50 years without a King

April 5, 2018

Being Frank

By: Frank James
Special to the Milwaukee Times

It has been 50 years since Martin Luther King Jr., was gunned down. Fifty long years since King was blasted from life on a balcony outside of the Lorraine Motel in Memphis, TN. The years have gone by in a blur for many. Forgetfulness has made King and the Civil Rights Movement a small blurb in history. One has to wonder if the African American community has not wasted King’s sacrifice.

King went to Memphis to help the sanitation workers in their quest for better conditions on the job. This was one of the many times King became the focal point to bring light to an issue. Sadly it was to be the last time King would walk the planet breathing. On April 4, 1968 King was assassinated and in many cases the dream he had died with him. Since that day African Americans have become more confused than any previous time in the USA since slavery.

When King died the masses of African American people went back to sleep. King’s death became a beacon/ warning to African Americans to follow the status quo while waiting for change. Many people stepped in to take charge of the leadership void King’s death left. From Jessie Jackson to Al Sharpton, men tried to fill the shoes King left vacated. To see the results one only has to look at the news or go into the African American community to realize the level of failure.

In 2018 the African American community is still facing the same problems it faced in 1968. The biggest difference is without a King-like leader, people don’t have the leadership to get things changed. This is why you see the same time-worn strategies being used in 2018 from 1968. When King and others marched it was the final use for marches as a method of change. The culmination for the march was the big march on Washington where King electrified the world with his oratory. Every march since then has been in futility. Yet whenever there is a problem African Americans hold a march.

King was a master orator. People listen to his speeches in 2018 and get tears in their eyes. Every leader since has attempted to use his words to motivate the African American masses. All these King impersonators have done is create a ball of confusion in the African American community. The divide created from differing viewpoints has kept the chasm of disunity in the African American community growing. Oddly enough these so-called African American leaders have more fame than King could ever imagine. Al Sharpton is a fixture on television and Jessie Jackson ran for president. Yet the African American people still suffer.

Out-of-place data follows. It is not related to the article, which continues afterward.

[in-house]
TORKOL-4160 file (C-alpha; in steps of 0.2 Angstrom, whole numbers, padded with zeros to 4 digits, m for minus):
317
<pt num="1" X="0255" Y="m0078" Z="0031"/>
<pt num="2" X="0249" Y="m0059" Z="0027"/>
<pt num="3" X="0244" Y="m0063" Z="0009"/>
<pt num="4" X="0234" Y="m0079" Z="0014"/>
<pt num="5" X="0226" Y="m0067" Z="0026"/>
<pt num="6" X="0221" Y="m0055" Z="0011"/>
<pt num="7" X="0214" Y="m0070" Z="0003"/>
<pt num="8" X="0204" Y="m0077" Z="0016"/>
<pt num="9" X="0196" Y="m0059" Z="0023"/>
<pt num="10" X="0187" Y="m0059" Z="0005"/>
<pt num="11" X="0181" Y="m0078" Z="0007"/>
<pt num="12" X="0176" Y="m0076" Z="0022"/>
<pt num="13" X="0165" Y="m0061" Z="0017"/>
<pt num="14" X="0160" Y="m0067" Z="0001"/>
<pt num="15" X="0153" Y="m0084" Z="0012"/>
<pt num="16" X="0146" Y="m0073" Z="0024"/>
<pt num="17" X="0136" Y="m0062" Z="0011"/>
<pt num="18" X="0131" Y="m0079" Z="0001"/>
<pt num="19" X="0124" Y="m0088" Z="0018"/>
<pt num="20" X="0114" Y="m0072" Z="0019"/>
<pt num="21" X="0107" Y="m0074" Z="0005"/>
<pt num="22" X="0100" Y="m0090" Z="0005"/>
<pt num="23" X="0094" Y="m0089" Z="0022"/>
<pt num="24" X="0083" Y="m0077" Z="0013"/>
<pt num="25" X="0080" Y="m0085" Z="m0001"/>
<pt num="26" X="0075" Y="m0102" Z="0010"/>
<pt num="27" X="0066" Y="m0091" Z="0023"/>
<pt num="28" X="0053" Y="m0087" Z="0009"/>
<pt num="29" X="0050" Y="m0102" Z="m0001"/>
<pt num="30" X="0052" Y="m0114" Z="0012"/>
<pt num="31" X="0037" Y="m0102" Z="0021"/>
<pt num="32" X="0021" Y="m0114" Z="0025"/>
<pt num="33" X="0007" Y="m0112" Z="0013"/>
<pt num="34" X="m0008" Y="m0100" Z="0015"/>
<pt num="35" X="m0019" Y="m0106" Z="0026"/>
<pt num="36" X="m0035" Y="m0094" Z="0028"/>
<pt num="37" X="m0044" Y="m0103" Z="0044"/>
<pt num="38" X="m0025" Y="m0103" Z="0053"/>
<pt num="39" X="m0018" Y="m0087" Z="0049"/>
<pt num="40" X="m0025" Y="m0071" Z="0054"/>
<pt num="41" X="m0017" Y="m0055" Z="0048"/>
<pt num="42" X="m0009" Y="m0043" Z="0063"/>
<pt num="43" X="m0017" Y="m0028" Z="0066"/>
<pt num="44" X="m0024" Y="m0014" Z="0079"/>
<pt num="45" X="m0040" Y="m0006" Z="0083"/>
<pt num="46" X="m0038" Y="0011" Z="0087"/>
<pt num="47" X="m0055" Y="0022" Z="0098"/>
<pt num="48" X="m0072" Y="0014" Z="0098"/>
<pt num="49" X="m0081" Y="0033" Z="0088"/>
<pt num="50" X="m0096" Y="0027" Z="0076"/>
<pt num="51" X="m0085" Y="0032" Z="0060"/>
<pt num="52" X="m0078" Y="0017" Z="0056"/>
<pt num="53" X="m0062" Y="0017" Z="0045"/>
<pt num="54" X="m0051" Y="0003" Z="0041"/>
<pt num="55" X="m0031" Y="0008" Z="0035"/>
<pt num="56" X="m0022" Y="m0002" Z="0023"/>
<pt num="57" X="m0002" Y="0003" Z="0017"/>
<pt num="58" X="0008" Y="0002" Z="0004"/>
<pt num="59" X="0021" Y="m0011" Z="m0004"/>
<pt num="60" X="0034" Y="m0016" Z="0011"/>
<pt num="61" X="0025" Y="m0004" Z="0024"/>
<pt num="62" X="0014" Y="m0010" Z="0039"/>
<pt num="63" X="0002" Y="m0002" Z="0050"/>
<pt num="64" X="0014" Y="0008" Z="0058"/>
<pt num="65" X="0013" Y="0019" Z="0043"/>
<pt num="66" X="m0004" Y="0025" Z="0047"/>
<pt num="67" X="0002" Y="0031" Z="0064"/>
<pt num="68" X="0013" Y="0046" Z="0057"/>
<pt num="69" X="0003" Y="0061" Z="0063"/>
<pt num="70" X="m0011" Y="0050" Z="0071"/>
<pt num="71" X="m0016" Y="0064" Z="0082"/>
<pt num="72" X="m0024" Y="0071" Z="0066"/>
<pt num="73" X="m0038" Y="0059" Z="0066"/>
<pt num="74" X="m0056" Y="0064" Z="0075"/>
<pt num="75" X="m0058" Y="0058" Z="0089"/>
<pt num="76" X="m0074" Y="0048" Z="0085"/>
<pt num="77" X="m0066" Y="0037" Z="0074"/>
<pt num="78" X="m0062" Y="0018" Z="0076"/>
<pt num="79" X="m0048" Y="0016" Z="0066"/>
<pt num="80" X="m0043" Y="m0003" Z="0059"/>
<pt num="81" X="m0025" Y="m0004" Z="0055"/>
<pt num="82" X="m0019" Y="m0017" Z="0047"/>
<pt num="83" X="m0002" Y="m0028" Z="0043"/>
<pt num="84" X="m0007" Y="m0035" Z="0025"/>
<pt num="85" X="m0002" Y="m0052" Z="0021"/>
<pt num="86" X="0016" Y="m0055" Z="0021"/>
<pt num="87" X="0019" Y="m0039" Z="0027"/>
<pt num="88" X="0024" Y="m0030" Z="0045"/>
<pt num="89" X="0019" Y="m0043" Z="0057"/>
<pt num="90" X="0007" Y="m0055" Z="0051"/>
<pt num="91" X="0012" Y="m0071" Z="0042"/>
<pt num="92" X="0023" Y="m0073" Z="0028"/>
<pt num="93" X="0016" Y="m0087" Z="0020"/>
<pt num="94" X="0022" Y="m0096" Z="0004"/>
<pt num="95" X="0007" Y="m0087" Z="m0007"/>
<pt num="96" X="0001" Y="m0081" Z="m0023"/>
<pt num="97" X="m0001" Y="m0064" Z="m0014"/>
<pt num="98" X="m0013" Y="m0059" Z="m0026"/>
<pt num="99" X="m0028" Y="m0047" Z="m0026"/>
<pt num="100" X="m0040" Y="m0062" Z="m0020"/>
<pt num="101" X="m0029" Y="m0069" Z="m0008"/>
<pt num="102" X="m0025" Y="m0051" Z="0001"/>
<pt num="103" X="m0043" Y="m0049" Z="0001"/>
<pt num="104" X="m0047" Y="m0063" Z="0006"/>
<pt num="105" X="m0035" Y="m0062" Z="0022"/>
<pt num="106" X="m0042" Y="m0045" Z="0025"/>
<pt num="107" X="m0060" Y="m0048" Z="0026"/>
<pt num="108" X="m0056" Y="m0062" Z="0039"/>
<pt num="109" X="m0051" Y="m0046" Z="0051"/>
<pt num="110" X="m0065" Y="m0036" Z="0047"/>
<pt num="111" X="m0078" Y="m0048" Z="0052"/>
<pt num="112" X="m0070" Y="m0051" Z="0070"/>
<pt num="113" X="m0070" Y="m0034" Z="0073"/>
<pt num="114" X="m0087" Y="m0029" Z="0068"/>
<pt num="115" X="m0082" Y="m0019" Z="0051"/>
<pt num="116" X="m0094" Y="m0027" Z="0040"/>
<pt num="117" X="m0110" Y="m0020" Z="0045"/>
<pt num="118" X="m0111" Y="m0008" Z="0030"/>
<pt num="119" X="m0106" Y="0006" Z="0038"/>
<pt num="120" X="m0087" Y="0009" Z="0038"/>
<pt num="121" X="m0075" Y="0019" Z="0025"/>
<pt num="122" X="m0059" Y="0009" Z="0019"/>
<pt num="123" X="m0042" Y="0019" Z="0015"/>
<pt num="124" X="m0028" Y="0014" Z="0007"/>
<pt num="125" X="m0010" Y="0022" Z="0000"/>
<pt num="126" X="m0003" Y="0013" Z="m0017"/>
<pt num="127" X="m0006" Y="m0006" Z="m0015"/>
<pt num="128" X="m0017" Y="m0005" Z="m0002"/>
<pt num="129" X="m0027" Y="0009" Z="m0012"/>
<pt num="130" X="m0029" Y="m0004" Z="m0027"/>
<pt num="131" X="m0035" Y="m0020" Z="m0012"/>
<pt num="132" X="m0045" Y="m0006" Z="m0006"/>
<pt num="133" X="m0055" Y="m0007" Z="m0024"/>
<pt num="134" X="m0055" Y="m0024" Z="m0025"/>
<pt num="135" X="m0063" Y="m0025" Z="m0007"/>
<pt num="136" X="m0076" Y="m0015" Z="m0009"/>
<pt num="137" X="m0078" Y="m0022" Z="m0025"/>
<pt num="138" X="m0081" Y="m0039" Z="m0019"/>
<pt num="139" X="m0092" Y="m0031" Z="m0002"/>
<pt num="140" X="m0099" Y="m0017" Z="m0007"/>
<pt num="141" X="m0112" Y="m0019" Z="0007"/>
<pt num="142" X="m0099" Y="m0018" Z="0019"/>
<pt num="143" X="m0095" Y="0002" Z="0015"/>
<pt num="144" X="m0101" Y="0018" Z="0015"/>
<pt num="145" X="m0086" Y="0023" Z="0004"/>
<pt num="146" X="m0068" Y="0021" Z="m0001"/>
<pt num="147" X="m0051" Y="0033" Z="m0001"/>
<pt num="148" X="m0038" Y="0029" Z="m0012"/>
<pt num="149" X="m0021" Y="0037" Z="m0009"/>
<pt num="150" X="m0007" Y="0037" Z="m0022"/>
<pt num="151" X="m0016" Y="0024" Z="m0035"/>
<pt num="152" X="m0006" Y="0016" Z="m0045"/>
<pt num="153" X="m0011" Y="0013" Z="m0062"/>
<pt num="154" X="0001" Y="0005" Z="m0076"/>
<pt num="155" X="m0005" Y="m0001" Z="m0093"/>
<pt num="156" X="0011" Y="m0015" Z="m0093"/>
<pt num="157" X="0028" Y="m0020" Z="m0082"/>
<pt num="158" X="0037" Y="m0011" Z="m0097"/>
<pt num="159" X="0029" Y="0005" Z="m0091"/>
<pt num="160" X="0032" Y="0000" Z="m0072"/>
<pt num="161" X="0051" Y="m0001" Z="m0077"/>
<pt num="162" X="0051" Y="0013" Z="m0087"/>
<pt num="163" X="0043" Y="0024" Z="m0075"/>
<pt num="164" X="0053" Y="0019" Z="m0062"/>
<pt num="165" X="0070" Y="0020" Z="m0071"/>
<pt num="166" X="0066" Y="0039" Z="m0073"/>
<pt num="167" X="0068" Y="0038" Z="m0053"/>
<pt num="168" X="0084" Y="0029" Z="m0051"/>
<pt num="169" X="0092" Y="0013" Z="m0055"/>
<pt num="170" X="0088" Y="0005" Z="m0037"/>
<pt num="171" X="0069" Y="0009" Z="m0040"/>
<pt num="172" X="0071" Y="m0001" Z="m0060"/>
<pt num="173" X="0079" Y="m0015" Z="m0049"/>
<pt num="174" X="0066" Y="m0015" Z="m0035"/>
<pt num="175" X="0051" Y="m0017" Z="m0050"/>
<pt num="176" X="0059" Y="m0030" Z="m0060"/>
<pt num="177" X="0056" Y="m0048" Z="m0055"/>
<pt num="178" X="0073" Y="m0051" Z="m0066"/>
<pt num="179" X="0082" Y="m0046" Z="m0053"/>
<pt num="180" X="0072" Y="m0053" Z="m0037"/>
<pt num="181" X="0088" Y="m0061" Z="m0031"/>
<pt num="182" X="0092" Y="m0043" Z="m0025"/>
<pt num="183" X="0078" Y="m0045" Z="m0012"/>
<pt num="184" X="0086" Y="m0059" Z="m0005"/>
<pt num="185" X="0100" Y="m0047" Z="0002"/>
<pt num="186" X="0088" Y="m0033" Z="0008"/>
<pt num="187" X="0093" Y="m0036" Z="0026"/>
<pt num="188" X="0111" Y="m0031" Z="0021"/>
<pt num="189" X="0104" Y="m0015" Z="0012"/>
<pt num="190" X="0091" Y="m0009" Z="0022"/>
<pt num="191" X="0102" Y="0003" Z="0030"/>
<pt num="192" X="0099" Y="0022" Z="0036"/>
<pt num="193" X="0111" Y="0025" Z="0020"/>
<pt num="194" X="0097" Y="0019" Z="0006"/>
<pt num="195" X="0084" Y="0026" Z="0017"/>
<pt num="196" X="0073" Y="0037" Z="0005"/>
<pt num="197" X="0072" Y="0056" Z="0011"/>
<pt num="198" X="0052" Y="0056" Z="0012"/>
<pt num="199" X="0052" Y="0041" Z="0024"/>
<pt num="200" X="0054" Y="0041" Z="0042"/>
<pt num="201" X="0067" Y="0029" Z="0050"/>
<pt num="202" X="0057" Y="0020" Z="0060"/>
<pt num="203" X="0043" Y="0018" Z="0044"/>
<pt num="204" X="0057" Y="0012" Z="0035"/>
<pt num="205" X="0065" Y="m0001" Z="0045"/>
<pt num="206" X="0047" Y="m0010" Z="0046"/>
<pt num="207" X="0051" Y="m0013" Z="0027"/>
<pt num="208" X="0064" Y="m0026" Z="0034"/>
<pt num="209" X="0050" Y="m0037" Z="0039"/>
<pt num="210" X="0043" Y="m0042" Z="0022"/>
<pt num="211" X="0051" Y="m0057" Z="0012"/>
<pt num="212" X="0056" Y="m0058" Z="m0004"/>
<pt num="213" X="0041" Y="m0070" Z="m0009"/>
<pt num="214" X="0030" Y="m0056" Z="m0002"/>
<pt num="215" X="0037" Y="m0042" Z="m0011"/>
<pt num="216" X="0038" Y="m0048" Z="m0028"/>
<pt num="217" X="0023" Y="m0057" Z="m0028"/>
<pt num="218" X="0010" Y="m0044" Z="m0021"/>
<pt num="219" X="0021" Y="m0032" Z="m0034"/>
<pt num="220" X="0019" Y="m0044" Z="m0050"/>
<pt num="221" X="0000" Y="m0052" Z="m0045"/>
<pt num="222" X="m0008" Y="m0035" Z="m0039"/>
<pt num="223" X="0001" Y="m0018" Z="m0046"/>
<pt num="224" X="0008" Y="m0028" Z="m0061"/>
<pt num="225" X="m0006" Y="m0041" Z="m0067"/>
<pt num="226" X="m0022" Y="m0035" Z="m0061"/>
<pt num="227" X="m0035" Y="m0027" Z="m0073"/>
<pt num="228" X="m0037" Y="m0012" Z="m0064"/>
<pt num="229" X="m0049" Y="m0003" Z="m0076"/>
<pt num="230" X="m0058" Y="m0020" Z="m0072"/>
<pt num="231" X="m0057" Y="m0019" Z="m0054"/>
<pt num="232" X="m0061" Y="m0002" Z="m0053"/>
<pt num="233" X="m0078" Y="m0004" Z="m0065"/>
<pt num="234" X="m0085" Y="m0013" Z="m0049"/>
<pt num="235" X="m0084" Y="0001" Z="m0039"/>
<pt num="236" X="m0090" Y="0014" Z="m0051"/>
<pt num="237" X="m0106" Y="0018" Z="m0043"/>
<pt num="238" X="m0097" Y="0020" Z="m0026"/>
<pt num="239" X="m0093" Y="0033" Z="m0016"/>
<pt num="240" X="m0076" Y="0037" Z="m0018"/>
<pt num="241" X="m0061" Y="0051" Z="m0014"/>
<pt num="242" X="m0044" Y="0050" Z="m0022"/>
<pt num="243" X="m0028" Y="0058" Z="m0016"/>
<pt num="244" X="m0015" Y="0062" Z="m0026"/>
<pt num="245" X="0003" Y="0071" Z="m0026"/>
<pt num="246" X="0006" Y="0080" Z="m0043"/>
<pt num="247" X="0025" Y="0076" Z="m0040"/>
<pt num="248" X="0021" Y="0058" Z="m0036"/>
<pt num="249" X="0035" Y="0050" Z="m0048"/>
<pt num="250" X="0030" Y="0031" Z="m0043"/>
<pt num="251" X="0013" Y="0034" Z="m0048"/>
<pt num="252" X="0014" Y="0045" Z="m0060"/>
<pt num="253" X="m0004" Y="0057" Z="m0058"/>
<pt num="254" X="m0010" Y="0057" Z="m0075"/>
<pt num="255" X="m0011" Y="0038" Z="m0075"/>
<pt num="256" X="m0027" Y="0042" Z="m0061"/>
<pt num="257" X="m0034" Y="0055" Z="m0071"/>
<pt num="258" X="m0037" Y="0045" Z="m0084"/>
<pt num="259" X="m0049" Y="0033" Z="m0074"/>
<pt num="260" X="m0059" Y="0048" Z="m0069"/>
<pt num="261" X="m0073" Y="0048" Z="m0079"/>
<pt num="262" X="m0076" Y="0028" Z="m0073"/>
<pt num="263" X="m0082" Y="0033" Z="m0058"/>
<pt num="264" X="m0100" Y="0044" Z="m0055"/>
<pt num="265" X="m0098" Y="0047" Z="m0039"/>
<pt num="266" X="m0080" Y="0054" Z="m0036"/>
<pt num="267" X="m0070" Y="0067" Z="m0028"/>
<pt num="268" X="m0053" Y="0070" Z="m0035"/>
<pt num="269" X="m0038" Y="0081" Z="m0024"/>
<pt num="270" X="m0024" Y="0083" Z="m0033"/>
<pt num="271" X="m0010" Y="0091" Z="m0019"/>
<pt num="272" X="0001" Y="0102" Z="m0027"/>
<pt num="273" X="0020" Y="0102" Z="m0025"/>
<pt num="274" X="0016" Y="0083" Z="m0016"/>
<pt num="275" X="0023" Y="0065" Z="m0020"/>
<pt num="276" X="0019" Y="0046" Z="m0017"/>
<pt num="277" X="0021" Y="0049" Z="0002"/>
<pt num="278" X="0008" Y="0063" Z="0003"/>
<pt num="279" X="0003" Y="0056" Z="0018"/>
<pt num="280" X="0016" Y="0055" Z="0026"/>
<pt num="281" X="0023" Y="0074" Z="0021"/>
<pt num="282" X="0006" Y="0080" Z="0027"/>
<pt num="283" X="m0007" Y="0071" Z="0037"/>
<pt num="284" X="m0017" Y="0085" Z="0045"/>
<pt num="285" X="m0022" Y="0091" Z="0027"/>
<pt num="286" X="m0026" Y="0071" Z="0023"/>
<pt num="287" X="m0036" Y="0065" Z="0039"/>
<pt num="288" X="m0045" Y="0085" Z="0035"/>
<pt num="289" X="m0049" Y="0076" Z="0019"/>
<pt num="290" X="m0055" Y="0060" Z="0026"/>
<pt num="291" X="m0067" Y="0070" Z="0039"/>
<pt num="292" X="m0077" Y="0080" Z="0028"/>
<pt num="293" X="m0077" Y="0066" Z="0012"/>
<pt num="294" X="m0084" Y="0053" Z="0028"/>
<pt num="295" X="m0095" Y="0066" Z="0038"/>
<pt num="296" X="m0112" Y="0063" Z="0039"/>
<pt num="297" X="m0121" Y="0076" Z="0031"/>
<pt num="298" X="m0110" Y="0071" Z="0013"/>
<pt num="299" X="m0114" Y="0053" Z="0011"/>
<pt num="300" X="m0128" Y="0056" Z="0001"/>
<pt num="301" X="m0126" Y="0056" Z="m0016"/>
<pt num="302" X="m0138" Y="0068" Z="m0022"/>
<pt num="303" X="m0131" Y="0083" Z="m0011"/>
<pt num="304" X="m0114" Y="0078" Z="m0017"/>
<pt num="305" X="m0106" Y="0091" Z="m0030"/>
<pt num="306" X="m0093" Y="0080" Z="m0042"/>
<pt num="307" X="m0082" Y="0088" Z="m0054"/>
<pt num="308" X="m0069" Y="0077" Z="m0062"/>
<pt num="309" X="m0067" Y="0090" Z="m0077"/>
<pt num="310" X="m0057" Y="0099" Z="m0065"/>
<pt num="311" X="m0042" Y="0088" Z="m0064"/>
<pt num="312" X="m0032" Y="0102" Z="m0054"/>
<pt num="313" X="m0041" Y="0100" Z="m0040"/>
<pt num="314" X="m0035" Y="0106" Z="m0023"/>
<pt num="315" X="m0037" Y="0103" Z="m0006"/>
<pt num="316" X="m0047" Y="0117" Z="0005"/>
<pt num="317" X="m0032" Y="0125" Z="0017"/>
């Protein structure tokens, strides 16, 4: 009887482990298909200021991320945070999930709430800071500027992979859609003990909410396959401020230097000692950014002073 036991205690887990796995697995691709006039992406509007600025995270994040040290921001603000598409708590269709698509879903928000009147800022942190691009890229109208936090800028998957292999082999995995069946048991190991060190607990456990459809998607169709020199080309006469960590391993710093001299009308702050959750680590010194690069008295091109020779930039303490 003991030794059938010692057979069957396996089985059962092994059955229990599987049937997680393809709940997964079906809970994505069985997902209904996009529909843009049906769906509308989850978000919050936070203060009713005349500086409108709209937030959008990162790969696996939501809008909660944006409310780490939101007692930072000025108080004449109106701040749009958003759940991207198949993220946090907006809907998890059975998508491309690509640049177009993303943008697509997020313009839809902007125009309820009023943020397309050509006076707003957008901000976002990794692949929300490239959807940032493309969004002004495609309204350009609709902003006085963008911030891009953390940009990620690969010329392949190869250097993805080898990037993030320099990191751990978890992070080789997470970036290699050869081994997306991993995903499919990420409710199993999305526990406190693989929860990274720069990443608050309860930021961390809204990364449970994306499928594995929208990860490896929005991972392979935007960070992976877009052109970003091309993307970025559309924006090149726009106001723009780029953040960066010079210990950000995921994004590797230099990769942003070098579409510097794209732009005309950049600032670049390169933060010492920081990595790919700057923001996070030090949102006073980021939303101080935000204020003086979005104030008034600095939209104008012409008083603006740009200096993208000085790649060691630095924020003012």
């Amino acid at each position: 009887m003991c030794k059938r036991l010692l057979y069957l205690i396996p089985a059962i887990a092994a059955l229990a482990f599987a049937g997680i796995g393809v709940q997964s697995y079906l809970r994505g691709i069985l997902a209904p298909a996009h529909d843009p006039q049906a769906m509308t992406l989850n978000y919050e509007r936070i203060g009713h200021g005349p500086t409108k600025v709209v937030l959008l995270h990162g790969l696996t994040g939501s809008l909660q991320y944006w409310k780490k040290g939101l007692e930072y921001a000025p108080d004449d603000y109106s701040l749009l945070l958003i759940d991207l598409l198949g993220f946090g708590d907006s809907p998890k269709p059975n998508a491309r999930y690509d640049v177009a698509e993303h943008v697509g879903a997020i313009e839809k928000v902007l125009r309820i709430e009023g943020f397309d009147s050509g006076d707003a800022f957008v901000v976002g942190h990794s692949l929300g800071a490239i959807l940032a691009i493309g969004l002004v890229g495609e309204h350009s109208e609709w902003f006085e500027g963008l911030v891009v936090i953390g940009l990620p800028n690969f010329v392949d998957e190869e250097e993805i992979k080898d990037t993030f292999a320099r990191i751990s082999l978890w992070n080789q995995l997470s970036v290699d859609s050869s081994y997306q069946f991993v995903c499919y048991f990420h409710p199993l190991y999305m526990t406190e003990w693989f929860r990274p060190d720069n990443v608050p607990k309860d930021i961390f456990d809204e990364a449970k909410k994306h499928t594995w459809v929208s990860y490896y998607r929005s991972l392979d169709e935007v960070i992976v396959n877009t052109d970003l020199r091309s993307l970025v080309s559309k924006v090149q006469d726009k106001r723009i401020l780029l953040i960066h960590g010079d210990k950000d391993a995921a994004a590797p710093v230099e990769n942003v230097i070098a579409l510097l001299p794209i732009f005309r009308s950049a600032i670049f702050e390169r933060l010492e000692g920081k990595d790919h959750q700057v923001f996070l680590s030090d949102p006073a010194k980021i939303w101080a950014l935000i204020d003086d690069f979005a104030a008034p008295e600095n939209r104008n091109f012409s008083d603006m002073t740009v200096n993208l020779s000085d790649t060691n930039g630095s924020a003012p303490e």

King was the standard for ministers in the African American community. In 2018 many African American people still look to the minister to speak for them. All this has created is mega churches with very wealthy ministers. Three years ago Creflo Dollar was worth a cool $27 million. We’ll let that sink in. Do you think someone who is making this kind of money wants things to change in the USA? Is it possible that it is time for African Americans to look elsewhere for leadership than the pulpit?

King may have his detractors but he died for what he believed in. Was his non-violence concept foolish? Who knows? One thing is for certain; African Americans did not utilize the sacrifice King made to the maximum extent. The schools are filled with African American students who refuse to learn. African American people push drugs and kill one another at an alarming rate. African Americans are still begging for crumbs at every other race’s table.

There have been celebrations marking the 50th anniversary of King’s death. People of all cultures celebrate King’s death. Sadly the African American community continues to dishonor King’s life. I wonder how King would feel about the way the African American community has honored his sacrifice.

Frank James IV © 2018 beingfrankwithfrank@gmail.com

The opinions expressed in this editorial are those of the writer and not of the Milwaukee Times Weekly Newspaper or NCON Communication, its staff or management. “Being Frank” is a bi-weekly column exclusive to the Milwaukee Times Weekly Newspaper.

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